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Positive aspects

I am more positive about the future of the protection industry than I can remember being for some time. This surge in optimism is not just a pleasant symptom of my general summer joie de vivre – 10 days in the Dordogne beckon – but is a result of several factors.

One of these factors, I am afraid, is not the annual Swiss Re report or rather the findings therein. As expected, Swiss Re estimates that the protection gap in the UK remains at £2.3trn (or Cristiano Ronaldo’s hair gel budget for the 20/09/10 season). There were some ups and some downs but the fact remains that we are not selling protection to our clients in anything like the requisite quantity to plug this hole.

What has put a smile on my face, however, is the innovation and determination that providers and advisers are showing in their efforts to reach new consumers across our industry.

First was the big brand protection distribution tie-up between Friends Provident and Tesco, which itself came hot on the heels of a partnership between Legal & General and Sainsbury’s for distribution of over-50s’ life cover. Supermarkets tapping into their appetite for diverse product offerings to present to their millions of customers can only help raise the profile of protection among the general public.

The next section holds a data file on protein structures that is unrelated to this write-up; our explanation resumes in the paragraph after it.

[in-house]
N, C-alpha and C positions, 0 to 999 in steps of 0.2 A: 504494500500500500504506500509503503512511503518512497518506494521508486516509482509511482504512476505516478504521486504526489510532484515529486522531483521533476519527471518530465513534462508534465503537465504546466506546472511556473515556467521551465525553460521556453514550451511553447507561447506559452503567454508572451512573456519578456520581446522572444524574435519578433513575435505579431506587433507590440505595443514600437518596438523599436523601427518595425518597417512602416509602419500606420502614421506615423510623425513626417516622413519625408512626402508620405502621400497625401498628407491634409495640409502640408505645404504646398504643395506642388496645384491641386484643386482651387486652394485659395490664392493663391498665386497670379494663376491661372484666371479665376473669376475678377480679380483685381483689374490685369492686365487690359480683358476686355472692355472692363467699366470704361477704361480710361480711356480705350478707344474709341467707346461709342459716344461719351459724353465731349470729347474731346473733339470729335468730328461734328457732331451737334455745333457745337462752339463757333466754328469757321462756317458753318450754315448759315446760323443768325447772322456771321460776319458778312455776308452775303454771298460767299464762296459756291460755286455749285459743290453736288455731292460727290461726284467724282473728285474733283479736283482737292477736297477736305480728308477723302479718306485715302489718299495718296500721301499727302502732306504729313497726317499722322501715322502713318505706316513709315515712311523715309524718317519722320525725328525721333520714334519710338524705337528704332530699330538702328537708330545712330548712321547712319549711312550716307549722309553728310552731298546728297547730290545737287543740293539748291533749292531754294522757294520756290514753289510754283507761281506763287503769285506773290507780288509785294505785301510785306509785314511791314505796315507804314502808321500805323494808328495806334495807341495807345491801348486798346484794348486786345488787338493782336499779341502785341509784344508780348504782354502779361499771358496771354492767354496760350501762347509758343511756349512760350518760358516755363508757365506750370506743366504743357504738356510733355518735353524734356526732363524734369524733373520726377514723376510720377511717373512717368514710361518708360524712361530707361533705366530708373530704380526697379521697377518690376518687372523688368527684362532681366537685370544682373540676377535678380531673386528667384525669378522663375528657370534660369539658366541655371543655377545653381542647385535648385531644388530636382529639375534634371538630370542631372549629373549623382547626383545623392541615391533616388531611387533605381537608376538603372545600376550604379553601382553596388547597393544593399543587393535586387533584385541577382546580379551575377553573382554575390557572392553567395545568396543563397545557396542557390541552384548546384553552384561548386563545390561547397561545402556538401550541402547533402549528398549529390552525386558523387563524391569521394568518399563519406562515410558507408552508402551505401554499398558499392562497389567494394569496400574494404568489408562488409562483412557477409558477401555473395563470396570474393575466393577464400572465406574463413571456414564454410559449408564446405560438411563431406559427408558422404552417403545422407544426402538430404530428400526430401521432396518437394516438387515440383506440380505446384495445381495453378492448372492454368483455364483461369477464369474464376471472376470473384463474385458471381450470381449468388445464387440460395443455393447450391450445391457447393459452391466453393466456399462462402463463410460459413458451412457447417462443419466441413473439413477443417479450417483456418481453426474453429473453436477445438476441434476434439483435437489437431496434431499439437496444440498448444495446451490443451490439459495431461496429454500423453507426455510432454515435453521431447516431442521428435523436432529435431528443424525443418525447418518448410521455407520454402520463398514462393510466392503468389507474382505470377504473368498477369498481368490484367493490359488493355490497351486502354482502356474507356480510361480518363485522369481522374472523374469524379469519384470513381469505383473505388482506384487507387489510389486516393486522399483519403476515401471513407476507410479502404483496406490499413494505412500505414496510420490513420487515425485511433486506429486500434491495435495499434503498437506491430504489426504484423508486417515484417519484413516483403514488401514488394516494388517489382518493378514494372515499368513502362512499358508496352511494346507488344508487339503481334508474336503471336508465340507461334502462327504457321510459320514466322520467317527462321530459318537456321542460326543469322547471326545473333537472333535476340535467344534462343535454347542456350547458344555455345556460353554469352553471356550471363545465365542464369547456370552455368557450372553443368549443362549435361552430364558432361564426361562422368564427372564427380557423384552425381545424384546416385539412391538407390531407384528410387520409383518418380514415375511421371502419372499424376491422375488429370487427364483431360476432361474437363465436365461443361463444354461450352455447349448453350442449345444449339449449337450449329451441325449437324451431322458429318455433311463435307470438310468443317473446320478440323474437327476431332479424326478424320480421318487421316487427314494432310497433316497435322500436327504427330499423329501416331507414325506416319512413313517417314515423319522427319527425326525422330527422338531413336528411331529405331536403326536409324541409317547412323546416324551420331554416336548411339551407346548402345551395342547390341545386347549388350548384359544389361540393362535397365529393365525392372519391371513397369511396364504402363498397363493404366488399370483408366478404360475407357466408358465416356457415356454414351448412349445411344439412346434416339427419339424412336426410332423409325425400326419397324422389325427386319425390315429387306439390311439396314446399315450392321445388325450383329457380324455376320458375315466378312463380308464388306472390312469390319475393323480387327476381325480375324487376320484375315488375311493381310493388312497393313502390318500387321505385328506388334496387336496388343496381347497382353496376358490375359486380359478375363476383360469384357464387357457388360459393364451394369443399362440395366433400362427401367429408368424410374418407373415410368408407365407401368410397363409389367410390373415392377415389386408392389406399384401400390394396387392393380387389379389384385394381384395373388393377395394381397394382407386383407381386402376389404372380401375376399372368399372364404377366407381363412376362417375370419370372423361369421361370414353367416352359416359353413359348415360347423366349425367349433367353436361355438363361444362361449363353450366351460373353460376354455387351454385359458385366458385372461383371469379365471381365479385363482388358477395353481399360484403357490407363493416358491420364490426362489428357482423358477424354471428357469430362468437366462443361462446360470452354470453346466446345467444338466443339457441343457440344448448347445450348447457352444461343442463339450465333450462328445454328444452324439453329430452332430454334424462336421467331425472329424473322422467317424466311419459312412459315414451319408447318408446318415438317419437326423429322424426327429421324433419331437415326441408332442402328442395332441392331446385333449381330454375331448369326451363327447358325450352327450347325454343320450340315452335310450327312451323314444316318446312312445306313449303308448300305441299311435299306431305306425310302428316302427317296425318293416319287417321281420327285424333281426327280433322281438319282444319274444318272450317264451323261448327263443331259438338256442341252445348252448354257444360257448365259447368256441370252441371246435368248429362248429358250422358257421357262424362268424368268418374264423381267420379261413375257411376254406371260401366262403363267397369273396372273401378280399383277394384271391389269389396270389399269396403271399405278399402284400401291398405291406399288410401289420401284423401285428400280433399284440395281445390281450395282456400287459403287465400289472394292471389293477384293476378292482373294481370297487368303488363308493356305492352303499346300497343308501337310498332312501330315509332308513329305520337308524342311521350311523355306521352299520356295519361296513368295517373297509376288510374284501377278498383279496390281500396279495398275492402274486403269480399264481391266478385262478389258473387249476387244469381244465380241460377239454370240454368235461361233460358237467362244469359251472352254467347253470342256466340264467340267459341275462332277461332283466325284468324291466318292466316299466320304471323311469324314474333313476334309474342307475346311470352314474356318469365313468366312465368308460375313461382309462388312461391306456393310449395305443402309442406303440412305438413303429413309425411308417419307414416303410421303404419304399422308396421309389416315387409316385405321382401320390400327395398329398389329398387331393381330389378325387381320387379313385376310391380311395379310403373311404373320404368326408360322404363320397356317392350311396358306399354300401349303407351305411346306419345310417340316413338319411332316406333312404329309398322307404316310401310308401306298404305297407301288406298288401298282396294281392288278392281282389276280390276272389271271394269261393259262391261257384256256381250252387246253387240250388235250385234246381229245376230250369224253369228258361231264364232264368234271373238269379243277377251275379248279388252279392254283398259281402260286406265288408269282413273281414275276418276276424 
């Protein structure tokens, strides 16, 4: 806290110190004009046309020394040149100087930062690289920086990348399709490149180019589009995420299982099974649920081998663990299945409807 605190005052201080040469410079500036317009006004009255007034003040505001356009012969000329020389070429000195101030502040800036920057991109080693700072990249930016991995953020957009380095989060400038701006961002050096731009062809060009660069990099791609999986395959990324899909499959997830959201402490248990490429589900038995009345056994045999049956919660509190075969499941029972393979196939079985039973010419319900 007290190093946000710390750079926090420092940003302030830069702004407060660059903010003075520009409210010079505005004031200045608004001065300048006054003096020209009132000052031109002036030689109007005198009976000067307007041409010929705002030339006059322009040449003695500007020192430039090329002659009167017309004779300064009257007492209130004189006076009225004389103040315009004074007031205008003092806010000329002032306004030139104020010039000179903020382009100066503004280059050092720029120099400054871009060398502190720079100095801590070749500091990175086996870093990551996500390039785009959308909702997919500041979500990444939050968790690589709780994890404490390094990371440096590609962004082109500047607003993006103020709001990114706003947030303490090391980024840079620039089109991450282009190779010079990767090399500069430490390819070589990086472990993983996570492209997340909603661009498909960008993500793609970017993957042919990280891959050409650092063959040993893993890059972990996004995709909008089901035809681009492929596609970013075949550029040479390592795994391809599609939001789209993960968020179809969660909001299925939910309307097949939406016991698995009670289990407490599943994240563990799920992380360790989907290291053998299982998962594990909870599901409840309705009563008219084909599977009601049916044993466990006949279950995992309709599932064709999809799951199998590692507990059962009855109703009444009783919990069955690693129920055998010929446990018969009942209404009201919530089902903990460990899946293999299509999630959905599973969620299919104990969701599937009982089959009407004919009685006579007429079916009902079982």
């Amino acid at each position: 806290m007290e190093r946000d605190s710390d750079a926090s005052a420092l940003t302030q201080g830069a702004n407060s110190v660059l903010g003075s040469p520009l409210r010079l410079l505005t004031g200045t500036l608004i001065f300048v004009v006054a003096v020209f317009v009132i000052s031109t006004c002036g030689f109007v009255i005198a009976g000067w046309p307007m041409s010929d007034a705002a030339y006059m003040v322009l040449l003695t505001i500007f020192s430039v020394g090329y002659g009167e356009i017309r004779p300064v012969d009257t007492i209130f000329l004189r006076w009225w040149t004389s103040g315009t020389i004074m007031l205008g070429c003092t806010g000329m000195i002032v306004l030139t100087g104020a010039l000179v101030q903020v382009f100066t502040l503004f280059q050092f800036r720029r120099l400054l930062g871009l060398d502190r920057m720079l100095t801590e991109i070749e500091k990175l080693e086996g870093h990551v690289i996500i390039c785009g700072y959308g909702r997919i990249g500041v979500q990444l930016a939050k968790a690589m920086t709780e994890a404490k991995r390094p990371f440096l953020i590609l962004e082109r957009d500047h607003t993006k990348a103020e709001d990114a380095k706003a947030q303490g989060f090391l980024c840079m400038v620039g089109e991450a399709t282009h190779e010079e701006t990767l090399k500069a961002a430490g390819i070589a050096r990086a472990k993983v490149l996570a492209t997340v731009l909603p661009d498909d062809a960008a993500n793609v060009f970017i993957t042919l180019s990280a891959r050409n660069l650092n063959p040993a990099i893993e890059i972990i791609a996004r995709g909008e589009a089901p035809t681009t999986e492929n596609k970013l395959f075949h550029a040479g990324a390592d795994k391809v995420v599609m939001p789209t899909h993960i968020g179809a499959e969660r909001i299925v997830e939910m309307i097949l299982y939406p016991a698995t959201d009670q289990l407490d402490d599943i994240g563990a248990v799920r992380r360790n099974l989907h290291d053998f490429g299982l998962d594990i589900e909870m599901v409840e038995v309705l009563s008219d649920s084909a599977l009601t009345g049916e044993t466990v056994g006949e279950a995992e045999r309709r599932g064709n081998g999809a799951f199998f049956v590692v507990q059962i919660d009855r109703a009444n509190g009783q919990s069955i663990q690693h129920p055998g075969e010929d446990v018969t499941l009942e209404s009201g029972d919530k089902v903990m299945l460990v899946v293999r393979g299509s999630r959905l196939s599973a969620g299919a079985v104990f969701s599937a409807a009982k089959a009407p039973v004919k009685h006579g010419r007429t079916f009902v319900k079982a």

Then came the suggestion that more lenders in the mortgage sector are likely to pair up with brokers in order to offer broader levels of advice to their clients – the most high-profile coupling to date being that between HSBC and John Charcol. Primarily, this tactic is aimed at improving mortgage advice but one assumes that protection penetration will be key to both parties.

Another example of forward thinking comes from several firms’ desire to upskill and retrain advisers. This is especially pertinent for mortgage brokers, whose core income stream has been drastically diminished of late and means that brokers who previously made a good living from procuration payments and fee-charging might now embrace the sale of a rounded protection offering to clients.

Of course, it is possible to create negative arguments against much of the above – Tesco customers will only be offered products from one provider without advice, for example, and I might agree with elements of that criticism.

The good news however, whichever way you look at it, is that protection is climbing the agenda of more and more companies as a potential growth area for new business. Advice firms small and large should hitch their wagon to the inevitable surge in public awareness rather than fear losing clients to the big brands and aggregators.

The protection gap tells us that there is plenty of business to go around and with a Sesame survey finding that 97 per cent of clients are happy with their adviser and would recommend him/her, there is no reason why you too should not share my positive spirit.

Phil Jeynes is key account manager at Direct Life & Pension Service


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